BALTIMORE, MD.- The Baltimore Museum of Art presents Pissarro: Creating the Impressionist Landscape, on view through may 13, 2007. Discover Pissarro's remarkable transformation from a traditional landscape painter to a pioneering Impressionist through 45 paintings from major museums and private collections around the world. This is the first exhibition to focus on a pivotal decade of Pissarros career, 1864 to 1874, when he created his most beautiful and innovative canvases. Colorful scenes of the picturesque French countrysidelush green fields, snow-blanketed towns, billowing smokestacks, and bustling riversshow the development of Pissarro's painting technique, palette, and subject matter. This critical period of his development as an artist laid the groundwork for an entire generation of painters, many of whom were influenced by his experimental techniques and vision.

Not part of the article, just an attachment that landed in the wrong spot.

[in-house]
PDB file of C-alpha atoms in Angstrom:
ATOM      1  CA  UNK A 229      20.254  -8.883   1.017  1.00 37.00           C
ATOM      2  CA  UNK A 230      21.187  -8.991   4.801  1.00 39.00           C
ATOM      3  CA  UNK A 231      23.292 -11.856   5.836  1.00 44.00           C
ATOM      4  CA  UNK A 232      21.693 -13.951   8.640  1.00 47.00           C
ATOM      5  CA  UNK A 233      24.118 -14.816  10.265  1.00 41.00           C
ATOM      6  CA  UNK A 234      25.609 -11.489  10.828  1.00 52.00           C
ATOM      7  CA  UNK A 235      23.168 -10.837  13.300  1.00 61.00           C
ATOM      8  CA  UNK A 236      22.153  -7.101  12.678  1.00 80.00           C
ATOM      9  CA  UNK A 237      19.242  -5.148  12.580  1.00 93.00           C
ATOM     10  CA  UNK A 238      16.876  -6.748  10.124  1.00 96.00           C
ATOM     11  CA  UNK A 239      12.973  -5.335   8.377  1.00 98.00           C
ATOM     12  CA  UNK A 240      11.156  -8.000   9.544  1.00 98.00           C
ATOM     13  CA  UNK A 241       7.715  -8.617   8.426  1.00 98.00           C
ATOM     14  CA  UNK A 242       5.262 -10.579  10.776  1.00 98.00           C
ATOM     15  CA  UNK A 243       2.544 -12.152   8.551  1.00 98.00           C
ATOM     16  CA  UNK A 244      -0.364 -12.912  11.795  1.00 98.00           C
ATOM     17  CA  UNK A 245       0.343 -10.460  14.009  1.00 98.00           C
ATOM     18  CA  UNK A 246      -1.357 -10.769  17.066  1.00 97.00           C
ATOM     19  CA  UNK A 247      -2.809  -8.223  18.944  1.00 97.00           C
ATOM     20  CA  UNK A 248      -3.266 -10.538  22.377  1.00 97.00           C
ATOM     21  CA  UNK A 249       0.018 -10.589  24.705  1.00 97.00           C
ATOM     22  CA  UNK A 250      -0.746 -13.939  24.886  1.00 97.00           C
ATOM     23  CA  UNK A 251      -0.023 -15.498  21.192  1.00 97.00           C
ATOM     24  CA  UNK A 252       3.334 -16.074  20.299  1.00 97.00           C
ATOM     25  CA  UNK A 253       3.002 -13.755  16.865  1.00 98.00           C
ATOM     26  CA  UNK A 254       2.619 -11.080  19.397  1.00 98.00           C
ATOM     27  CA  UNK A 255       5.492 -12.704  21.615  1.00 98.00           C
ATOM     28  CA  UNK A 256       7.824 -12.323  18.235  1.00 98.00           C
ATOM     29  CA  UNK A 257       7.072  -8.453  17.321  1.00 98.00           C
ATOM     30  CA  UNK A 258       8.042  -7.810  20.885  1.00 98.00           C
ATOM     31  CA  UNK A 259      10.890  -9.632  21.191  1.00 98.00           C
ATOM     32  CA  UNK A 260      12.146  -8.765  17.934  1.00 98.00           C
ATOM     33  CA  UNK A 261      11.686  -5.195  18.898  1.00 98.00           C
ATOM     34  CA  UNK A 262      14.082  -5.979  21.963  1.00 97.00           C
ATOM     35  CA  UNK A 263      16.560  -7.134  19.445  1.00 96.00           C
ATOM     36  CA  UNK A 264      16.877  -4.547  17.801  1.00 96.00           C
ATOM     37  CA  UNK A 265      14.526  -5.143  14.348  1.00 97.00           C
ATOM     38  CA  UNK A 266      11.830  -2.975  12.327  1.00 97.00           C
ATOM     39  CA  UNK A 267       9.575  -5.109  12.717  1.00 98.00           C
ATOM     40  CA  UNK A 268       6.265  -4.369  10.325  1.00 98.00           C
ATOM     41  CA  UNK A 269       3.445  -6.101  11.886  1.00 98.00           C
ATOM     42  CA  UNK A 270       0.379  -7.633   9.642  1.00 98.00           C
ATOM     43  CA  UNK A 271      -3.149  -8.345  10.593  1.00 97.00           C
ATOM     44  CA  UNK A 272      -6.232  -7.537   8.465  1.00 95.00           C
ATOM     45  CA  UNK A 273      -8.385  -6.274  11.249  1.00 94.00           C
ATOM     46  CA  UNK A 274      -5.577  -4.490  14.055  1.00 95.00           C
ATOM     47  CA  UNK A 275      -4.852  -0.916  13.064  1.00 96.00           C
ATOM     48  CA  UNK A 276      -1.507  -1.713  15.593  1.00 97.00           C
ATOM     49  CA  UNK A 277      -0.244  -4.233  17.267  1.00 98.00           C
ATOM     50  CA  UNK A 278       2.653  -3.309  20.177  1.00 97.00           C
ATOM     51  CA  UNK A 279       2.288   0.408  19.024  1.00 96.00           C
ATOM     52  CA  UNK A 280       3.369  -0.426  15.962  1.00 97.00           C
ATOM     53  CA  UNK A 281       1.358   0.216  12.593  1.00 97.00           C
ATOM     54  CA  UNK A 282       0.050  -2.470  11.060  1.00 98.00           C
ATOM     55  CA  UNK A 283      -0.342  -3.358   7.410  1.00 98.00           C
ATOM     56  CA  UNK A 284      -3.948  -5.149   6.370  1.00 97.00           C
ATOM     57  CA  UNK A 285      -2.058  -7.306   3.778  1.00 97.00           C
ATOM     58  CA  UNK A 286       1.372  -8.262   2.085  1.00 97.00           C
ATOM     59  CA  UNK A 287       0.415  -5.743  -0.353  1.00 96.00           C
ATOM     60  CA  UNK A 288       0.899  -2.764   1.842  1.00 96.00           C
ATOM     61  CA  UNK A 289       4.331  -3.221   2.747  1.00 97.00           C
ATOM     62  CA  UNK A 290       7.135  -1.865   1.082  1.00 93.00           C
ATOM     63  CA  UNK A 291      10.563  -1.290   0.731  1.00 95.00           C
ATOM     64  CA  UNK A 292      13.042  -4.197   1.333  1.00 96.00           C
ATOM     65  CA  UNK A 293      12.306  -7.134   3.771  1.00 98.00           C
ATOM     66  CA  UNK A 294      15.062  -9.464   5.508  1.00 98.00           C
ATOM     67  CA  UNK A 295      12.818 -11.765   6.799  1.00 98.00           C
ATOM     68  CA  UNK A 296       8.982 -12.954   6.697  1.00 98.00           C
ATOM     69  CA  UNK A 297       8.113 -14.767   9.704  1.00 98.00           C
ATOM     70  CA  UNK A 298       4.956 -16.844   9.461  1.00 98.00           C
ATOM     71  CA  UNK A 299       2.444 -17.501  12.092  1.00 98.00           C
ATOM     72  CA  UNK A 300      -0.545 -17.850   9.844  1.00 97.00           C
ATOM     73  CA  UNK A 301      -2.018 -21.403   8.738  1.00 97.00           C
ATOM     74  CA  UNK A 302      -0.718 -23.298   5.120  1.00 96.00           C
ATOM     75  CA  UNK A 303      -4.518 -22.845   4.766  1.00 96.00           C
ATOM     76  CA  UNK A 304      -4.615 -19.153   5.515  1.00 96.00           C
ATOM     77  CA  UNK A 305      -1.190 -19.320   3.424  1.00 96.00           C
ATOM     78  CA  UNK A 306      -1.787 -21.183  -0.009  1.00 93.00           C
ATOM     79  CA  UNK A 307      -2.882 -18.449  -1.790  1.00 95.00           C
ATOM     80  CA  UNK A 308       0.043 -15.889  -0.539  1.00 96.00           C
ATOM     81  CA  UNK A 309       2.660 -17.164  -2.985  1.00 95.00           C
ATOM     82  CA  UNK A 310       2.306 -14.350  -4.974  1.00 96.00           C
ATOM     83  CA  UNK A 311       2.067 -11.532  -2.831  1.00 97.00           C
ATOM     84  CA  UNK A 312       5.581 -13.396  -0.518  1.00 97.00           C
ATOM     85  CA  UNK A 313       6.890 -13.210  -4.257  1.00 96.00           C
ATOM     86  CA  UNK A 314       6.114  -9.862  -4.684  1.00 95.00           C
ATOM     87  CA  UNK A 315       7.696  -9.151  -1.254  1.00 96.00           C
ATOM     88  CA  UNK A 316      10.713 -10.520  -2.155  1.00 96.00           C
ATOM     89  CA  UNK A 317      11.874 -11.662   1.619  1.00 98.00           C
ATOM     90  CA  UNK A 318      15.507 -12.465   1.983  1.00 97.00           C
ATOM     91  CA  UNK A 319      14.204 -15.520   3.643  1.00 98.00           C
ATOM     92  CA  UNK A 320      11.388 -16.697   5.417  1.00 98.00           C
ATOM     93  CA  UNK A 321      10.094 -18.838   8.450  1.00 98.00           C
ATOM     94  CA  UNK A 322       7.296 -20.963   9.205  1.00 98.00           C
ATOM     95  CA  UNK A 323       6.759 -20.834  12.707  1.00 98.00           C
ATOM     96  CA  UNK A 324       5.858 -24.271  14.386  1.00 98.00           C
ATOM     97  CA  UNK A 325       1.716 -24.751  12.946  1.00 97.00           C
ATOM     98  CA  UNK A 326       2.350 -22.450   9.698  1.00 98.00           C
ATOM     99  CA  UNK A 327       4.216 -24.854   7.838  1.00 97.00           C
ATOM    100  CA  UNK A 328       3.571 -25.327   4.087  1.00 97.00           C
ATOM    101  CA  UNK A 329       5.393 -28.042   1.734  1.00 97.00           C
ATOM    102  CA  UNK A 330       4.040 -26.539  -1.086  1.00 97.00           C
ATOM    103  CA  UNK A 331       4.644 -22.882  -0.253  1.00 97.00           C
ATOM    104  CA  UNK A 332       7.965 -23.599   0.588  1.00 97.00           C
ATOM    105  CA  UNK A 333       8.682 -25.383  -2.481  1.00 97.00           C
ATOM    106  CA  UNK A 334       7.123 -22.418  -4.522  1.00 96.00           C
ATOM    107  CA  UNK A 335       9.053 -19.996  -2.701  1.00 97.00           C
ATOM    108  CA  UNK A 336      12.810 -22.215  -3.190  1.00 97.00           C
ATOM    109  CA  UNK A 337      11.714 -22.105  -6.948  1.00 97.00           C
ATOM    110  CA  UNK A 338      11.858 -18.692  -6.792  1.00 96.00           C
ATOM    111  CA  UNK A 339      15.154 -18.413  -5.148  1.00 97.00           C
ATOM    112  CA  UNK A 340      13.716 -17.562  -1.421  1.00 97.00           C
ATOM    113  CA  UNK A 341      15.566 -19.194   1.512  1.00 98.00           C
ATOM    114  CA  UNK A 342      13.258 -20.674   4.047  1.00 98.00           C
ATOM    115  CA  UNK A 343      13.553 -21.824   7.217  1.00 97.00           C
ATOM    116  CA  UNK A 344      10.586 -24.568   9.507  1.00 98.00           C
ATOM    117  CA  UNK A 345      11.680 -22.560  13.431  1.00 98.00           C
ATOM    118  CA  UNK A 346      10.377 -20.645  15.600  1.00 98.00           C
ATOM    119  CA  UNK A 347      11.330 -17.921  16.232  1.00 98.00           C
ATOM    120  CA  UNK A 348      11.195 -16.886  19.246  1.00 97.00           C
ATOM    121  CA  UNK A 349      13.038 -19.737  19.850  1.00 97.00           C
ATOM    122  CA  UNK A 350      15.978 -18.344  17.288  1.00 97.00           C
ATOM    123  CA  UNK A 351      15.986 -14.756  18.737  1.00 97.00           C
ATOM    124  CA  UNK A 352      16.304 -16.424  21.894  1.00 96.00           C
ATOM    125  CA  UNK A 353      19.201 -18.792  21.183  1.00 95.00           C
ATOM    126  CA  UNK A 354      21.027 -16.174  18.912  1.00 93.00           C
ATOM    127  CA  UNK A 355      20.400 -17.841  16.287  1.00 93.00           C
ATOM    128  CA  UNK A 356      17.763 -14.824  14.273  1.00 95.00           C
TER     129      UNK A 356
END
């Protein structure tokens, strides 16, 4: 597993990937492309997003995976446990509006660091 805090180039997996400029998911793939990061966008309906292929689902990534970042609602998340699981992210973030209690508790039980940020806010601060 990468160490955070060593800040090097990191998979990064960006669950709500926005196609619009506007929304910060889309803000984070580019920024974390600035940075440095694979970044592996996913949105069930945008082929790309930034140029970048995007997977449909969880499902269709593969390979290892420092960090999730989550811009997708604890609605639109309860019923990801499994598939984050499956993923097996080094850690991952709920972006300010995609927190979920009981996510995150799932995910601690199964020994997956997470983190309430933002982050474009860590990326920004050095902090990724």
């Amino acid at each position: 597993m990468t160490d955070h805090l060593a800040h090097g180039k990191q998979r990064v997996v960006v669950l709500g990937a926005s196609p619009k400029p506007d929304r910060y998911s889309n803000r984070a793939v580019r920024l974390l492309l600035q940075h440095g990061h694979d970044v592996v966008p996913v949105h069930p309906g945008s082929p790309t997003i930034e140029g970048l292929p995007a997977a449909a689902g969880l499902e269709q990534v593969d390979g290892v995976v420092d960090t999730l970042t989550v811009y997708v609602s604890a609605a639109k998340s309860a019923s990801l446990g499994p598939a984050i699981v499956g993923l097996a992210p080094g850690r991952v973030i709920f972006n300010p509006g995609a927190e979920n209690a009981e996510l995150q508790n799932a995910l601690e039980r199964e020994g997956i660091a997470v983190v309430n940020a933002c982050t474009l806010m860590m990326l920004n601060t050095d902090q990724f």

Exhibition highlights include four large-scale Salon paintings such as Côte des Jalais, Pontoise (1867) and three out of five of Pissarros paintings from the first Impressionist exhibition in 1874. These magnificent works, Orchard in Bloom, 1872, The Chestnut Trees at Osny, c. 1873, and Hoarfrost at Ennery, 1873, showcase a unique quality of light that looks forward to Pissarros continuing experimentation as one of the leaders of the Impressionists.
Pissarro: Creating the Impressionist Landscape is organized by The Baltimore Museum of Art and will travel to the Milwaukee Art Museum in Wisconsin (June 9 September 9, 2007) and the Memphis Brooks Museum of Art in Tennessee (October 7, 2007January 6, 2008). A fully illustrated catalogue accompanies the exhibition and is available in The BMA Shop.